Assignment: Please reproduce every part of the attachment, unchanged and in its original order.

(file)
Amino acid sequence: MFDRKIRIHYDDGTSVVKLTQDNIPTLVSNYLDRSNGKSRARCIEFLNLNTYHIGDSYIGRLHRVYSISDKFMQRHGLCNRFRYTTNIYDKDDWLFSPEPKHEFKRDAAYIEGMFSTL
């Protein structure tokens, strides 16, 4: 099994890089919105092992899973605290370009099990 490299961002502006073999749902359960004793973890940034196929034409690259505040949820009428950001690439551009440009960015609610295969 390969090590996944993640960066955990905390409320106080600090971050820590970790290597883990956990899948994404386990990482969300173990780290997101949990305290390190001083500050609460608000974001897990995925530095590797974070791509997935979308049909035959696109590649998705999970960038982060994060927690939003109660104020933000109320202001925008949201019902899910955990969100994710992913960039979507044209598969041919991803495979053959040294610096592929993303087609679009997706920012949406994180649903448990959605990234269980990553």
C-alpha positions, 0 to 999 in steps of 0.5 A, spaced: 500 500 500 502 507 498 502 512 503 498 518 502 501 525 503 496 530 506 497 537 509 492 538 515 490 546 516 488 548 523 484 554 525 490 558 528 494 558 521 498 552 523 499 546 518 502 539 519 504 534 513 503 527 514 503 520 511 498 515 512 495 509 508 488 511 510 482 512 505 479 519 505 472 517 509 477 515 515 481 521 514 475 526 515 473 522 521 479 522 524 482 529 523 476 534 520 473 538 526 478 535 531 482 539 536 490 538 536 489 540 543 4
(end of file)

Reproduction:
Amino acid sequence: MFDRKIRIHYDDGTSVVKLTQDNIPTLVSNYLDRSNGKSRARCIEFLNLNTYHIGDSYIGRLHRVYSISDKFMQRHGLCNRFRYTTNIYDKDDWLFSPEPKHEFKRDAAYIEGMFSTL
């Protein structure tokens, strides 16, 4: 099994890089919105092992899973605290370009099990 490299961002502006073999749902359960004793973890940034196929034409690259505040949820009428950001690439551009440009960015609610295969 390969090590996944993640960066955990905390409320106080600090971050820590970790290597883990956990899948994404386990990482969300173990780290997101949990305290390190001083500050609460608000974001897990995925530095590797974070791509997935979308049909035959696109590649998705999970960038982060994060927690939003109660104020933000109320202001925008949201019902899910955990969100994710992913960039979507044209598969041919991803495979053959040294610096592929993303087609679009997706920012949406994180649903448990959605990234269980990553």
C-alpha positions, 0 to 999 in steps of 0.5 A, spaced: 500 500 500 502 507 498 502 512 503 498 518 502 501 525 503 496 530 506 497 537 509 492 538 515 490 546 516 488 548 523 484 554 525 490 558 528 494 558 521 498 552 523 499 546 518 502 539 519 504 534 513 503 527 514 503 520 511 498 515 512 495 509 508 488 511 510 482 512 505 479 519 505 472 517 509 477 515 515 481 521 514 475 526 515 473 522 521 479 522 524 482 529 523 476 534 520 473 538 526 478 535 531 482 539 536 490 538 536 489 540 543 4